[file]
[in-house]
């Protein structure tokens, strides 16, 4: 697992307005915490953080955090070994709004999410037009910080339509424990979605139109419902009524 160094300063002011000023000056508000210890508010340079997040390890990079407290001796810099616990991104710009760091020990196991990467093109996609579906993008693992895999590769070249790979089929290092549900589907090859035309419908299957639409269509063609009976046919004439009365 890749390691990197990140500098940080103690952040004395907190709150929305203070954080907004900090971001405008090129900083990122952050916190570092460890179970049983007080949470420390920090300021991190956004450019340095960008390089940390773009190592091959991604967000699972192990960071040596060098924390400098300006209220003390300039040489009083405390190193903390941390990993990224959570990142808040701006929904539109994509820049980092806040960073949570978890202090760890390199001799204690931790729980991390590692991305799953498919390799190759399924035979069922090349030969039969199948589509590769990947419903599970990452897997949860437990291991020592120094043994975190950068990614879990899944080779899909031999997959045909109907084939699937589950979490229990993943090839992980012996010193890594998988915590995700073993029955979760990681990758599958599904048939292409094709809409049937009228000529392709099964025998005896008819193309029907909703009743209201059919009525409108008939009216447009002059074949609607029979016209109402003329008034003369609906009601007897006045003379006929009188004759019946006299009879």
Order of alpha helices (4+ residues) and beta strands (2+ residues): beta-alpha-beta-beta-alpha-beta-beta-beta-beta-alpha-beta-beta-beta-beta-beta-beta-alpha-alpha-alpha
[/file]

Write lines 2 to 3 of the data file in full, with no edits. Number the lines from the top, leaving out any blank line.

């Protein structure tokens, strides 16, 4: 697992307005915490953080955090070994709004999410037009910080339509424990979605139109419902009524 160094300063002011000023000056508000210890508010340079997040390890990079407290001796810099616990991104710009760091020990196991990467093109996609579906993008693992895999590769070249790979089929290092549900589907090859035309419908299957639409269509063609009976046919004439009365 890749390691990197990140500098940080103690952040004395907190709150929305203070954080907004900090971001405008090129900083990122952050916190570092460890179970049983007080949470420390920090300021991190956004450019340095960008390089940390773009190592091959991604967000699972192990960071040596060098924390400098300006209220003390300039040489009083405390190193903390941390990993990224959570990142808040701006929904539109994509820049980092806040960073949570978890202090760890390199001799204690931790729980991390590692991305799953498919390799190759399924035979069922090349030969039969199948589509590769990947419903599970990452897997949860437990291991020592120094043994975190950068990614879990899944080779899909031999997959045909109907084939699937589950979490229990993943090839992980012996010193890594998988915590995700073993029955979760990681990758599958599904048939292409094709809409049937009228000529392709099964025998005896008819193309029907909703009743209201059919009525409108008939009216447009002059074949609607029979016209109402003329008034003369609906009601007897006045003379006929009188004759019946006299009879």
Order of alpha helices (4+ residues) and beta strands (2+ residues): beta-alpha-beta-beta-alpha-beta-beta-beta-beta-alpha-beta-beta-beta-beta-beta-beta-alpha-alpha-alpha